YouTube clip - Onion Battery
do they really work or simply end in tears?

Note: these articles have been published in InfoChem, the supliment to Education in Chemistry produced by The Royal Society of Chemistry.
Many are based on the two BBC OU TV series - Hollywood Science

A recent YouTube clip claims that an ipod can be charged-up using just it's charging cable, a few 100ml of sports energy drink and an onion! The clip has apparently attracted over 5 million viewers [1]. But is it true, can it be done?

The clip shows an onion being drilled in a couple of places and then left to soak for 30 min in some 'high energy' sports drink. An i-pod charging lead is then connected up to the i-pod and the other end (which usually goes into the AC adapter / charger) is simply pushed into the onion. They claim that this can charge up the i-pod.

Now pushing two metals into an electrolyte will produce a potential difference across them providing the metals are different [2]. So it's possible that pushing the plug into the soaked onion will produce a voltage if the plug and its pins are of different metals. But the potential won't be very much probably less than 1V and the current will be small, a few mA or so depending on the surface area. (Note: there may be more than one set of pins on the usb plug but unfortunately the voltages can't add like a crude series circuit because the conducting electrolyte shorts them all in parallel).

Now an ipod will require several 100's mA charge current at a few volts (ca. 5V). So unless something very unusual is happening within the onion layers it looks like there won't be nearly enough electricity to charge an i-pod. So assuming the whole thing is not a deliberate joke / swindle why might they think its working?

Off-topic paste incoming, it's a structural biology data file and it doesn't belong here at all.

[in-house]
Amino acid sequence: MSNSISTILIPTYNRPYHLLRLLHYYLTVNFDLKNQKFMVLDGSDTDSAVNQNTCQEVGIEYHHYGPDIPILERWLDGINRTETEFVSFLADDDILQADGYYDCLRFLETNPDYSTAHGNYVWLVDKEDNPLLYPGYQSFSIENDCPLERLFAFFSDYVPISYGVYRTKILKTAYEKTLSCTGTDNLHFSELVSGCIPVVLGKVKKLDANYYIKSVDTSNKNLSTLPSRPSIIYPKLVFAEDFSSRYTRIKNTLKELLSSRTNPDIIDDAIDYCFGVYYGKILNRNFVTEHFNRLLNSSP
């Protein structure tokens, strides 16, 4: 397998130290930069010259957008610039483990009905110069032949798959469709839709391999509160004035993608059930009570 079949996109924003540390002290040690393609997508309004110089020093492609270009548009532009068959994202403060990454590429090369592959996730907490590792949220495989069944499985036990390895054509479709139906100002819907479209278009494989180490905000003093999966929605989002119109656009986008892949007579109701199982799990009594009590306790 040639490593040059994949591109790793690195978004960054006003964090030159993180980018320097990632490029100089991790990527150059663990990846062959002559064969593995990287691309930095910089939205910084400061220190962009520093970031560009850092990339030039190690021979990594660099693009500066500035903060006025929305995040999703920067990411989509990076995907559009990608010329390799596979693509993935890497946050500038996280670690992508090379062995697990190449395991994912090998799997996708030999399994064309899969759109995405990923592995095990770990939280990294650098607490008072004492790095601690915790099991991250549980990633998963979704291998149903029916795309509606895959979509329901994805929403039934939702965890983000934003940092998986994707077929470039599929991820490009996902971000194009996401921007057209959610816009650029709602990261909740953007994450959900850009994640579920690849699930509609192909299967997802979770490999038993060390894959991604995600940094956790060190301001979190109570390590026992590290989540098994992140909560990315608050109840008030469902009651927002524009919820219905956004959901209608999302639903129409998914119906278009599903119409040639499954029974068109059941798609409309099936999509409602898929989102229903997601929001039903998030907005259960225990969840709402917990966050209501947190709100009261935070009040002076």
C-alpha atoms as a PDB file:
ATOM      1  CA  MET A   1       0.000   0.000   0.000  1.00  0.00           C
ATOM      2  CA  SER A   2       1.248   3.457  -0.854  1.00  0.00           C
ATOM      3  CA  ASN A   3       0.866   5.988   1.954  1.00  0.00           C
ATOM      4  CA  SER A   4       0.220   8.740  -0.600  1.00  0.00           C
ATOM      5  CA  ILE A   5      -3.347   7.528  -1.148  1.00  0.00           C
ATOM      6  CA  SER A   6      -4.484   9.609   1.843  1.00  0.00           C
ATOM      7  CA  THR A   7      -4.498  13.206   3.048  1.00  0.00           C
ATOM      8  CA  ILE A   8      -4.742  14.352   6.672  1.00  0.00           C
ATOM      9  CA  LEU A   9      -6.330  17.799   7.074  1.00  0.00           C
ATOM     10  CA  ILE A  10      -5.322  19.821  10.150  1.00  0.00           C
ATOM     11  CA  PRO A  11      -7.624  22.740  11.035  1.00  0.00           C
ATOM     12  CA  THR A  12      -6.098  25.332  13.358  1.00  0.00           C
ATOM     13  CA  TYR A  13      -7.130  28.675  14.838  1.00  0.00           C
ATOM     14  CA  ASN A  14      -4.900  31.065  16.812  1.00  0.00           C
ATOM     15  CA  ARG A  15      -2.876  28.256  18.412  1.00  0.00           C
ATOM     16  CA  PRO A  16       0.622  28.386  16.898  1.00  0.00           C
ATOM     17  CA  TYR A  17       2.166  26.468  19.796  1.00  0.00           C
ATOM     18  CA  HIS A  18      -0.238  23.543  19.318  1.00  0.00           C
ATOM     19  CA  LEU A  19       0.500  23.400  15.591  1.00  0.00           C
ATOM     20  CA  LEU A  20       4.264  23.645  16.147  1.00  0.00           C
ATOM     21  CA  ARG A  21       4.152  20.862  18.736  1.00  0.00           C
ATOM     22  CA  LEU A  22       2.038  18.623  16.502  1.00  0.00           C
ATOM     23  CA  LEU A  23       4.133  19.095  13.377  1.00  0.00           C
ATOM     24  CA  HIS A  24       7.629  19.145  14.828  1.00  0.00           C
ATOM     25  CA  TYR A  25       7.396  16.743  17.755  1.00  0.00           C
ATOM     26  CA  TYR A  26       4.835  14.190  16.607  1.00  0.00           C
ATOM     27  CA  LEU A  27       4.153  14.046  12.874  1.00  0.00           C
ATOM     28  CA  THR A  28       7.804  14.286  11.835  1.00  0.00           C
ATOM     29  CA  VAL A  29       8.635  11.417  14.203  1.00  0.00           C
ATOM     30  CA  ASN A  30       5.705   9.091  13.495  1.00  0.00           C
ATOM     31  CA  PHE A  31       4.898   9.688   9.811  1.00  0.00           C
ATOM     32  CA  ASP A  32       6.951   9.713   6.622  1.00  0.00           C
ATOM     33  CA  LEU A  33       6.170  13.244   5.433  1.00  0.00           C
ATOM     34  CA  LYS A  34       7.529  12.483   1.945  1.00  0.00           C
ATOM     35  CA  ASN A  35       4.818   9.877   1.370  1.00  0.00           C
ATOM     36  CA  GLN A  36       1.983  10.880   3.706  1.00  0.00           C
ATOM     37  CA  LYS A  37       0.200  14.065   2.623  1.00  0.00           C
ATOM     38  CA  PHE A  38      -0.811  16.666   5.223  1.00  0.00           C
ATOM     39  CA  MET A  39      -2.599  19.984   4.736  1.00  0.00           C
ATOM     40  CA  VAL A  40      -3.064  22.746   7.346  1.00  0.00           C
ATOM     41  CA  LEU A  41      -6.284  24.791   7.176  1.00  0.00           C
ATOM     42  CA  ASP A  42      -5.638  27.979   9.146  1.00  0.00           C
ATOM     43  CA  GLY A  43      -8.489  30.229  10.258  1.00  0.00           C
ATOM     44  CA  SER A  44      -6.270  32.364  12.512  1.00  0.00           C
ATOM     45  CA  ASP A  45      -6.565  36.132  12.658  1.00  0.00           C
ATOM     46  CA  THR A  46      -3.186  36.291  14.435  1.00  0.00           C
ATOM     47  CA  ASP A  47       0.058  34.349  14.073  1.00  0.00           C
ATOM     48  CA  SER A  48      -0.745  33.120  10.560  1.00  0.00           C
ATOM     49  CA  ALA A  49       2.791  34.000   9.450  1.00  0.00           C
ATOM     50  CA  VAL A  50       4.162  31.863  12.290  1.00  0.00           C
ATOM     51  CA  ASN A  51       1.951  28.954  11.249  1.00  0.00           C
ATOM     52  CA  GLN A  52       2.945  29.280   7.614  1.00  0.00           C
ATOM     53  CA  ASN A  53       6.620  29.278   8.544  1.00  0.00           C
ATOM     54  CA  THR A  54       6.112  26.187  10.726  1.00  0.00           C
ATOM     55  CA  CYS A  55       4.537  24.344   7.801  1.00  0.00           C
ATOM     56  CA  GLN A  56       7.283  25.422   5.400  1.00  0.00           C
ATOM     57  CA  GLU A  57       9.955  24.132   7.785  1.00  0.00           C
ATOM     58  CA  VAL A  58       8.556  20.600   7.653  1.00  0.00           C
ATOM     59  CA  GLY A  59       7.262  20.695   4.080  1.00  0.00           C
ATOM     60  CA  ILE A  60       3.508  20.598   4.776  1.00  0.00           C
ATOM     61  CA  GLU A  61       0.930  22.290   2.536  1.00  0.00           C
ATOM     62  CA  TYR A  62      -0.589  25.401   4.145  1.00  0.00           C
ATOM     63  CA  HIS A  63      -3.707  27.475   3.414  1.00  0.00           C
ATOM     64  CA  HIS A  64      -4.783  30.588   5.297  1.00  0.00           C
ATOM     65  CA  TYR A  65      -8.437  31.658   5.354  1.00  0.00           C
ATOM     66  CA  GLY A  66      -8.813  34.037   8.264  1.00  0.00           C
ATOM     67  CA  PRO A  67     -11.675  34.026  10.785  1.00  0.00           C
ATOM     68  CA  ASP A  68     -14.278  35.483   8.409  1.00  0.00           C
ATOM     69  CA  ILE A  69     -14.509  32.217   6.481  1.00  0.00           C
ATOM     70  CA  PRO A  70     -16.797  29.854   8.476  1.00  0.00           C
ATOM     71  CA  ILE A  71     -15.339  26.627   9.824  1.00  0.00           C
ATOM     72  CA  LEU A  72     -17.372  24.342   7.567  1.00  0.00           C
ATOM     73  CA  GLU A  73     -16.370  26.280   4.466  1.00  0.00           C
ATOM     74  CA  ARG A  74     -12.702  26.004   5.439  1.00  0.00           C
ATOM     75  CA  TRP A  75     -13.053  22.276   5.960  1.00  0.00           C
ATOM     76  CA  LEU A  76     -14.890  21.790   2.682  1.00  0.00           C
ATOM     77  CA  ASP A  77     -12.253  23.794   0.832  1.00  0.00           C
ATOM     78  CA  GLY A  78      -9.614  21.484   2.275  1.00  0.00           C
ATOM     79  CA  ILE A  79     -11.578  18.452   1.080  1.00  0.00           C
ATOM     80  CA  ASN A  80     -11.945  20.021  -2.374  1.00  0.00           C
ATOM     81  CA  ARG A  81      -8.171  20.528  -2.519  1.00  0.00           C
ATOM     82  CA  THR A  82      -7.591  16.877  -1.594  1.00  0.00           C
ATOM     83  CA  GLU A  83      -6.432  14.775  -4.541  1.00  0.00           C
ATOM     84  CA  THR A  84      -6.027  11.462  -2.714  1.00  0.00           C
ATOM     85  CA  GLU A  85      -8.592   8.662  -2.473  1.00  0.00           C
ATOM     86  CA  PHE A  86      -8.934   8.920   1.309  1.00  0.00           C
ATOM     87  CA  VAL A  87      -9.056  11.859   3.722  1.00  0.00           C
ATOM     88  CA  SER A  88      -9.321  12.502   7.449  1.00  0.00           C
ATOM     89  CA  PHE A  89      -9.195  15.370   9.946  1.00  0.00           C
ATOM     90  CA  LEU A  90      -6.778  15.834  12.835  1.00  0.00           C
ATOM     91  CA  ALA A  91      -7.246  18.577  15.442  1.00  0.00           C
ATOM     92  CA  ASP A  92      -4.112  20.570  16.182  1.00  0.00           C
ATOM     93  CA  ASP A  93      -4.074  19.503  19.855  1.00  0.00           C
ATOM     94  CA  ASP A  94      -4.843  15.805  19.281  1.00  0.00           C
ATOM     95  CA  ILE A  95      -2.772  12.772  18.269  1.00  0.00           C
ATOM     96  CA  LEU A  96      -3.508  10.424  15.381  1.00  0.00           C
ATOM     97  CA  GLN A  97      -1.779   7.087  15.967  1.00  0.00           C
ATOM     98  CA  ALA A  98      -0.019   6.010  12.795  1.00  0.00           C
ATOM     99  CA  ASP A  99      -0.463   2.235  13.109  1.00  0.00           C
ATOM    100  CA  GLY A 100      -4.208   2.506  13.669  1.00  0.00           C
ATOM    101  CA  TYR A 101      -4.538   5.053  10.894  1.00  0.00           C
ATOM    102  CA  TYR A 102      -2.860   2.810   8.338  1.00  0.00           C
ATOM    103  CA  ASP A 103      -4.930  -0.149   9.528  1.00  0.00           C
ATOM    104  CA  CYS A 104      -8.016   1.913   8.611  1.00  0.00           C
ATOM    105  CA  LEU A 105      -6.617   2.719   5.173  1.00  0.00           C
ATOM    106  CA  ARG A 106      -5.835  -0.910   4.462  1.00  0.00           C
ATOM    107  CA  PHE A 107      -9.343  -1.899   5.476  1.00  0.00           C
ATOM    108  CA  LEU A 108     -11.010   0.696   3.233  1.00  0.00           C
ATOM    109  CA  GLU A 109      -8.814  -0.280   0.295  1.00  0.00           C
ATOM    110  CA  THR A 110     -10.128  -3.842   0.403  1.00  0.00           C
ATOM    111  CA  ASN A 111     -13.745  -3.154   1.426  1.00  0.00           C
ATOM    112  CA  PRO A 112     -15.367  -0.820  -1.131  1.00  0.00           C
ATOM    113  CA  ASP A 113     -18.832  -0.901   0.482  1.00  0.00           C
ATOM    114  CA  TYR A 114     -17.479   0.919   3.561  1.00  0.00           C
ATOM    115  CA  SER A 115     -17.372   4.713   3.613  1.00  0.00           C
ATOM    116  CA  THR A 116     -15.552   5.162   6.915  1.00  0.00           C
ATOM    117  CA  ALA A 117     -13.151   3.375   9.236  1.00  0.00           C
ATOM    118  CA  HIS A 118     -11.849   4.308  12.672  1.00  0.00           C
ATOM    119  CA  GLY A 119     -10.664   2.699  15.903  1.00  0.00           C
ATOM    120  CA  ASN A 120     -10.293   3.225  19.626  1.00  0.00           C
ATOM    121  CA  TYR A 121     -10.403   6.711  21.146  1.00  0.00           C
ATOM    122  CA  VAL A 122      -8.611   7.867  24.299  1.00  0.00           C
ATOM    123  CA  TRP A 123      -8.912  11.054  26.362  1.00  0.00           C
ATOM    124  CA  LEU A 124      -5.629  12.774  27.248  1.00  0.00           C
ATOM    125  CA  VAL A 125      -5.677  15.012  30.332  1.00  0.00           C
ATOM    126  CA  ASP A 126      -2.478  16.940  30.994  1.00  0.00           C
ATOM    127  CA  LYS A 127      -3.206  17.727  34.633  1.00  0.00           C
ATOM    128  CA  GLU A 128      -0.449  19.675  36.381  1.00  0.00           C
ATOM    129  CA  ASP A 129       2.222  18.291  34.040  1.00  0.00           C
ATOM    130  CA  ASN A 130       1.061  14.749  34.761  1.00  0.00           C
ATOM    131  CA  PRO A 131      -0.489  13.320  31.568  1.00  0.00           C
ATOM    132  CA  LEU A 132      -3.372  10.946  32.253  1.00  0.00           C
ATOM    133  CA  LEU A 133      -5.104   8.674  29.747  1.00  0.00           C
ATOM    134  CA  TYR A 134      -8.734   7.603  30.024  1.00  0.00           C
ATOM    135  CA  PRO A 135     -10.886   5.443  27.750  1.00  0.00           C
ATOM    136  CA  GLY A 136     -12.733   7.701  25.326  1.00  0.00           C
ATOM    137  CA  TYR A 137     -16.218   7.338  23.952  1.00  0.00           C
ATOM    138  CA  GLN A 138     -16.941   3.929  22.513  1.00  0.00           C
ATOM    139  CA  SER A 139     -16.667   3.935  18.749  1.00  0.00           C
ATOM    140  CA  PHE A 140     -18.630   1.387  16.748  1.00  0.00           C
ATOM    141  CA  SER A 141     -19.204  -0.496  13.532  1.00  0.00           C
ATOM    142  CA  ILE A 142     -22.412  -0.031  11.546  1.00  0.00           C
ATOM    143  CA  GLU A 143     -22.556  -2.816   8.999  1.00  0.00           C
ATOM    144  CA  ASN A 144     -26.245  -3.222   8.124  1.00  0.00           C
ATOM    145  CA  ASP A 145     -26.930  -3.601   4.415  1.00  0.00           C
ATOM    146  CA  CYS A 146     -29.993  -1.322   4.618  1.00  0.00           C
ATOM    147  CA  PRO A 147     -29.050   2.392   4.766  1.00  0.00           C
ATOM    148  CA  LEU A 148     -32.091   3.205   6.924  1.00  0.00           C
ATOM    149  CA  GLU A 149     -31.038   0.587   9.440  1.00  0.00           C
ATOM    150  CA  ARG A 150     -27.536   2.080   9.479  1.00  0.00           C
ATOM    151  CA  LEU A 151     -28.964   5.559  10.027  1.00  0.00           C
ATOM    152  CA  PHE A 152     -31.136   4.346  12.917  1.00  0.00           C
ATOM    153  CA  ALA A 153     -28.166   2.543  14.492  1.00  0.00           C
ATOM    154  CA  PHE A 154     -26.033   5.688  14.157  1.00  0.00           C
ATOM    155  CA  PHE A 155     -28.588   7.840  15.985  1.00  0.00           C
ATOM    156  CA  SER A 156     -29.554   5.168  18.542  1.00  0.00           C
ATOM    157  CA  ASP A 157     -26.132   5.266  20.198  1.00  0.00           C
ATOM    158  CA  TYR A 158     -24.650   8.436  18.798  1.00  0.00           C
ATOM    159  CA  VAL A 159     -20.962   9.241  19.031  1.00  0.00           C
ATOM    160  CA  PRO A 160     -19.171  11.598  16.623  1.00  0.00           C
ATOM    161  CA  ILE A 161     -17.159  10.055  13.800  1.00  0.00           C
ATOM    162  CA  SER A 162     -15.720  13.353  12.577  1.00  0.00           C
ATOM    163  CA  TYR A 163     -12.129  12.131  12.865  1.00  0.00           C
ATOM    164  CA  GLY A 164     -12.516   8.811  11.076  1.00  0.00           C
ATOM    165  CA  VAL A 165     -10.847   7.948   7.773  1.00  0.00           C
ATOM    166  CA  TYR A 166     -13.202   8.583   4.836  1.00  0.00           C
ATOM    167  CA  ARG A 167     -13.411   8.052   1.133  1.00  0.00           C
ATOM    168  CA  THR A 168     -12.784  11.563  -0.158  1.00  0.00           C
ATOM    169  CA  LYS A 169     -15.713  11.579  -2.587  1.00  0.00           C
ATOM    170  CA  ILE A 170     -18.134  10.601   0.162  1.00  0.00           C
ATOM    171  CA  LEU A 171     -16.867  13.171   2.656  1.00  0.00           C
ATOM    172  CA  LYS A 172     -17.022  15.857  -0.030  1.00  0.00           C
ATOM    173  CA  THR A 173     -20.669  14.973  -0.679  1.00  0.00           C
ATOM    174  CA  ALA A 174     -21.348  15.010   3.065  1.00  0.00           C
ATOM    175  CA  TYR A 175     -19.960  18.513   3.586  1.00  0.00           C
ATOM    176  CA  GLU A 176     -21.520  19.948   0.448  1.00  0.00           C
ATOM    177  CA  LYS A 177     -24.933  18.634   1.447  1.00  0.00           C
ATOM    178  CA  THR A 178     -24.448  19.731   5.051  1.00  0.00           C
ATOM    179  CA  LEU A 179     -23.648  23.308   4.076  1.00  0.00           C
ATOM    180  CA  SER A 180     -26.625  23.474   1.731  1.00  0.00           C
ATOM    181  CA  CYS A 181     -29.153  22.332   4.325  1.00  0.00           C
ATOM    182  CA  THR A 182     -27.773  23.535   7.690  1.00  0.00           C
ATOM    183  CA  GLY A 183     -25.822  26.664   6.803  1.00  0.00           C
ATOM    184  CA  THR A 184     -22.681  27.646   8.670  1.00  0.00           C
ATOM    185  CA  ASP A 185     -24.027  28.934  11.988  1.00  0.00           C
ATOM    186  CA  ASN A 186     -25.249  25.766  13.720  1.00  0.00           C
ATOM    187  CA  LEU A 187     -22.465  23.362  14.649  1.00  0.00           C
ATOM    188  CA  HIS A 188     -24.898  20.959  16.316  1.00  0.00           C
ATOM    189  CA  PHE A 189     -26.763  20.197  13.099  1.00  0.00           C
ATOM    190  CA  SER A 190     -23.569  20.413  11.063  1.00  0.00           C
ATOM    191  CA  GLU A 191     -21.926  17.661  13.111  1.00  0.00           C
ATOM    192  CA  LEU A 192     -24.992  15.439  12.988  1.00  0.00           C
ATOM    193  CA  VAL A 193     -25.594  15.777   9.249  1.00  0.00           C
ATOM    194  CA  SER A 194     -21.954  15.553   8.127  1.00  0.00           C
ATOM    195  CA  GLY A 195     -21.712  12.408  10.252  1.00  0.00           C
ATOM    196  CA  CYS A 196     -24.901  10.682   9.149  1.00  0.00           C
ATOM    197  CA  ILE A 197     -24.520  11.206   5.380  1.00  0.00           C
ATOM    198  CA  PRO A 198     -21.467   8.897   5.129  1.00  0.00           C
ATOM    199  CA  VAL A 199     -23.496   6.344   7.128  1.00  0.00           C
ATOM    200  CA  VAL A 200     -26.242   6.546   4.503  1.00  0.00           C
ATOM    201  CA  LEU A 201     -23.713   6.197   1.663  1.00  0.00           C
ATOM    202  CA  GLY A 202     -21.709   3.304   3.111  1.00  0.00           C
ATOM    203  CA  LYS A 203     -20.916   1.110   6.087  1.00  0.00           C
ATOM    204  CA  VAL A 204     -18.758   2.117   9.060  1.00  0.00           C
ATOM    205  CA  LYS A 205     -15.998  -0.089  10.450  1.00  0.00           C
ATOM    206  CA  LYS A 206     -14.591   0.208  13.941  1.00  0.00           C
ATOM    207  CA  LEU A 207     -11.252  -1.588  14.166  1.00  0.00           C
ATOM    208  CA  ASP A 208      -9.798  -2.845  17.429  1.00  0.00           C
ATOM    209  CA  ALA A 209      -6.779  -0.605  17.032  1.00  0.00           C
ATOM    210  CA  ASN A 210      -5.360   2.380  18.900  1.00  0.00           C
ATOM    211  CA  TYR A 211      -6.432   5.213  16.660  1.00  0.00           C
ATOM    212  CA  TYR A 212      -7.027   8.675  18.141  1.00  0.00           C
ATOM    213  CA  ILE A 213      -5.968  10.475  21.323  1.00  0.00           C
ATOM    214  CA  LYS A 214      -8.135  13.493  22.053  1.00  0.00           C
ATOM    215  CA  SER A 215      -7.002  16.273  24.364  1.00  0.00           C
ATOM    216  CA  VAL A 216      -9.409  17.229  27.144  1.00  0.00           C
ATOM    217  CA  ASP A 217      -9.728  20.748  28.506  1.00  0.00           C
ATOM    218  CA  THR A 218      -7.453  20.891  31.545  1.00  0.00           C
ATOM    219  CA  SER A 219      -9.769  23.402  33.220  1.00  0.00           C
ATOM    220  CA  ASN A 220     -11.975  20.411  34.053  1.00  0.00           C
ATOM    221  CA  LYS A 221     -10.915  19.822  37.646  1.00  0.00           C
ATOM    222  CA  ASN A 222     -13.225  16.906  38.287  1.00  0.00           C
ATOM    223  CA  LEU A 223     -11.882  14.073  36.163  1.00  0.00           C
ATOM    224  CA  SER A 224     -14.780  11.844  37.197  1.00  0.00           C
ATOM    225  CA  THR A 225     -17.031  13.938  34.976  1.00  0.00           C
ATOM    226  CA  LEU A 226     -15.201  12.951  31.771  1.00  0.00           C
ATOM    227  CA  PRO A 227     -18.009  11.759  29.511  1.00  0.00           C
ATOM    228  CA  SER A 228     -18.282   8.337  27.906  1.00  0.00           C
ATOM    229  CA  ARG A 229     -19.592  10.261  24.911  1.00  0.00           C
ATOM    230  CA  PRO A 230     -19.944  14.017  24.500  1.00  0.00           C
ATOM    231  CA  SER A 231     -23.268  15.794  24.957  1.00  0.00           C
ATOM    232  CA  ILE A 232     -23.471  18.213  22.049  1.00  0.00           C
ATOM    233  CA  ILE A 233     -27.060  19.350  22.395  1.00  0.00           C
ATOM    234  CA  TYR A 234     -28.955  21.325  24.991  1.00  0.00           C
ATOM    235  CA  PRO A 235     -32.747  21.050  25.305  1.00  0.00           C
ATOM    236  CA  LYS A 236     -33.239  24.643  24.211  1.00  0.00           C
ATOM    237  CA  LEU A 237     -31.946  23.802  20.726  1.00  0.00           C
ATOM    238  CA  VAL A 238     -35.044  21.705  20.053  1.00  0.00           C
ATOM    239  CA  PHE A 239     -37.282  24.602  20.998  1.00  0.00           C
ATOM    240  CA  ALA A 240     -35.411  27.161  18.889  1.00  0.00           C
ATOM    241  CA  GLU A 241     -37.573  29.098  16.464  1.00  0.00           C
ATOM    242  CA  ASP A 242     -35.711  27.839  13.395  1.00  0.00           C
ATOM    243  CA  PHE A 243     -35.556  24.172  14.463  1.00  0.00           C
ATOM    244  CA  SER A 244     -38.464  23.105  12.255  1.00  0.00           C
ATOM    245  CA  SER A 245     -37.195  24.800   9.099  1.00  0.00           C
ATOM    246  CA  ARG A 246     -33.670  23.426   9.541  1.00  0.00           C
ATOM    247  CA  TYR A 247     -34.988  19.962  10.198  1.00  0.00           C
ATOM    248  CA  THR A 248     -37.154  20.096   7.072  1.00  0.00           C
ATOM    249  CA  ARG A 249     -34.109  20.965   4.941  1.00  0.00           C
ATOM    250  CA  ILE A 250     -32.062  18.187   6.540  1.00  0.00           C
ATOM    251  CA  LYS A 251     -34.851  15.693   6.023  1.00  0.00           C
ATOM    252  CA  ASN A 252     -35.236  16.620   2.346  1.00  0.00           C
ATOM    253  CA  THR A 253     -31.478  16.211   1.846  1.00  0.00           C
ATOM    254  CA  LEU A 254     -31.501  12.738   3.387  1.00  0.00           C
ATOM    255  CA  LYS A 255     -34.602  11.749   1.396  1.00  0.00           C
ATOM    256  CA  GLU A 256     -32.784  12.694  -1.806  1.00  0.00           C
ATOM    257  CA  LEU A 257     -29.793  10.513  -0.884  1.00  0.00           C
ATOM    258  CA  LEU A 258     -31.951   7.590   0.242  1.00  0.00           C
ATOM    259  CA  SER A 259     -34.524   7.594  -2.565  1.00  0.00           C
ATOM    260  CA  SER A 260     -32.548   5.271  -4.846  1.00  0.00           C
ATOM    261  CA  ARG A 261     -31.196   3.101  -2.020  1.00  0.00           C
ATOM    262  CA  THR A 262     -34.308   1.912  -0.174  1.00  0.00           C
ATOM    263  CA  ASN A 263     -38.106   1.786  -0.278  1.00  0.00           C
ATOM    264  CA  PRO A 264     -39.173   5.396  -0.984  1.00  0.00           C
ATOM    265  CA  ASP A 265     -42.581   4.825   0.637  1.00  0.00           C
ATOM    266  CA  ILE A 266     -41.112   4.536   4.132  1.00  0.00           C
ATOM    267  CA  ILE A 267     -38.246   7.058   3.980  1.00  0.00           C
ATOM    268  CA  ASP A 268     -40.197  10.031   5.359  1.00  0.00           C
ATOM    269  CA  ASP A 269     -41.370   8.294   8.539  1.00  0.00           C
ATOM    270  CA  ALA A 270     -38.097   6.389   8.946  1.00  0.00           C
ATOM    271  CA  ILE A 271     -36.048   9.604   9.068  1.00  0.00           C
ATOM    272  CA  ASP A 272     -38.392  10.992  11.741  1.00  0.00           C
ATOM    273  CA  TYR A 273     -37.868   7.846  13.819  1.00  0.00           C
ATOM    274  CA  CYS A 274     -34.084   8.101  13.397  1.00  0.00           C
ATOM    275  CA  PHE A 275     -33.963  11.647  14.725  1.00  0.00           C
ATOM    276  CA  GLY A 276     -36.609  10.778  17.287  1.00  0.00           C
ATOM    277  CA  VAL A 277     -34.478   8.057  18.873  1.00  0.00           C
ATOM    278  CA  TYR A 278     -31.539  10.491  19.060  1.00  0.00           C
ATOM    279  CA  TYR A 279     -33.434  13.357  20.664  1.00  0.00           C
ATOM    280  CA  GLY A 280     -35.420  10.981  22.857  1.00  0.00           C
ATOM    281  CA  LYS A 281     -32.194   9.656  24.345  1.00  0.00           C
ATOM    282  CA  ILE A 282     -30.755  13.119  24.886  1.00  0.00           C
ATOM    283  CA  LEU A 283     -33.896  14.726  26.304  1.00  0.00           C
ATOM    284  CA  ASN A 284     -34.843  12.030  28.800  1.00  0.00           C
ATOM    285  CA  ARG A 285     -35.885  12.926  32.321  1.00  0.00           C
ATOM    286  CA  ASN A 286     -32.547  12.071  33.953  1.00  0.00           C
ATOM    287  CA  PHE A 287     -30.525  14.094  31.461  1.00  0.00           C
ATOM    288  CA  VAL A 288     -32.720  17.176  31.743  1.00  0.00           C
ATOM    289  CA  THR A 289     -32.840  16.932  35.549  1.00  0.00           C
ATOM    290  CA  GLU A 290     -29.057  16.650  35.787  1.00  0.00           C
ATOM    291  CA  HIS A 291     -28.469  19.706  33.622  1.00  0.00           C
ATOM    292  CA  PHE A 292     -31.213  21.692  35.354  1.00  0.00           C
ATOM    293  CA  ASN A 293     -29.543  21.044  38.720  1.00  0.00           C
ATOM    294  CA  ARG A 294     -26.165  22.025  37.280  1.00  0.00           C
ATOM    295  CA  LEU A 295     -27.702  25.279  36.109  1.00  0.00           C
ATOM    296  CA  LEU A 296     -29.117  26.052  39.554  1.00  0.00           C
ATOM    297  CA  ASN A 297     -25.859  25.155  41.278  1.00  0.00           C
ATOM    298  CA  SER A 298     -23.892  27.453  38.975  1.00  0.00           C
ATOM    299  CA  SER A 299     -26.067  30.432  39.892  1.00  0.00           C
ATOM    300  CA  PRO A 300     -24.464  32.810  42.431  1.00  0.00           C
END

An ipod is basically a specialised computer designed to play MP3 tracks etc. It has many programs held on its hard disc that it runs to be able to function. One program will be the 'charge battery and show details on ipod screen' program. When the plug is pushed into the onion the electrolyte (a good conductor) probably completes a crude electrical circuit that sends a signal to the ipod. This will either wake it up from its sleep mode or if it's already on will trigger this charging program (it's the charge lead that is plugged in to the ipod and so its pins are wired up for this purpose).

I think what we see on the clip is the residual power in the ipod battery running the first steps of this charge program on the i-pod screen but probably not actually getting so far as charging the battery at all.

It's easy to get fooled as leaving the onion in place for an hour might well produce a higher reading on the battery level meter when you turn it back on again. But then so will leaving the i-pod unused for a while. This is because when you stop draining a battery, and give it a rest, it can recover a little so when you start to use it again its voltage will also have improved a bit.

If you are still not convinced then think about it this way. AA batteries are improving all the time but its taken 60 years or so of research to get to today's high capacity alkaline batteries we take for granted. Even four of these batteries would be quite hard pushed to completely charge a power hungry i-pod so really what chance have you got just shoving a plug into an onion !?

Overall then, I think the clip is not showing what it claims to be showing (others agree [3]). You can make electricity in this simple way but not in the quantities required to charge an i-pod. I would be delighted if you can prove me wrong though. One thing is for certain it's a great way of ruining your i-pod charging lead!

[1] YouTube clip: How to charge an i-pod using electrolytes and an onion
[2] Experiments with Homemade Batteries, M. Bullivant, J. Hare, Education in Chemistry, RSC, Vol 43, 1st January 2006, p12-14
[3]YouTube clip: Charge-an-ipod-with-an-onion

How teachers can use these articles in a lesson

Why Hollywood Science

Open University Hollywood Science web site

Call for clips - do you have a film clip that needs investigating?

Jonathan would like to thank Robert Llewellyn, Gill Watson and Harry Kroto (Vega Trust), all the BBC teams, The Royal Society of Chemistry and all at the Open University.


Dr Jonathan Hare, The University of Sussex
Brighton, East Sussex. BN1 9QJ.

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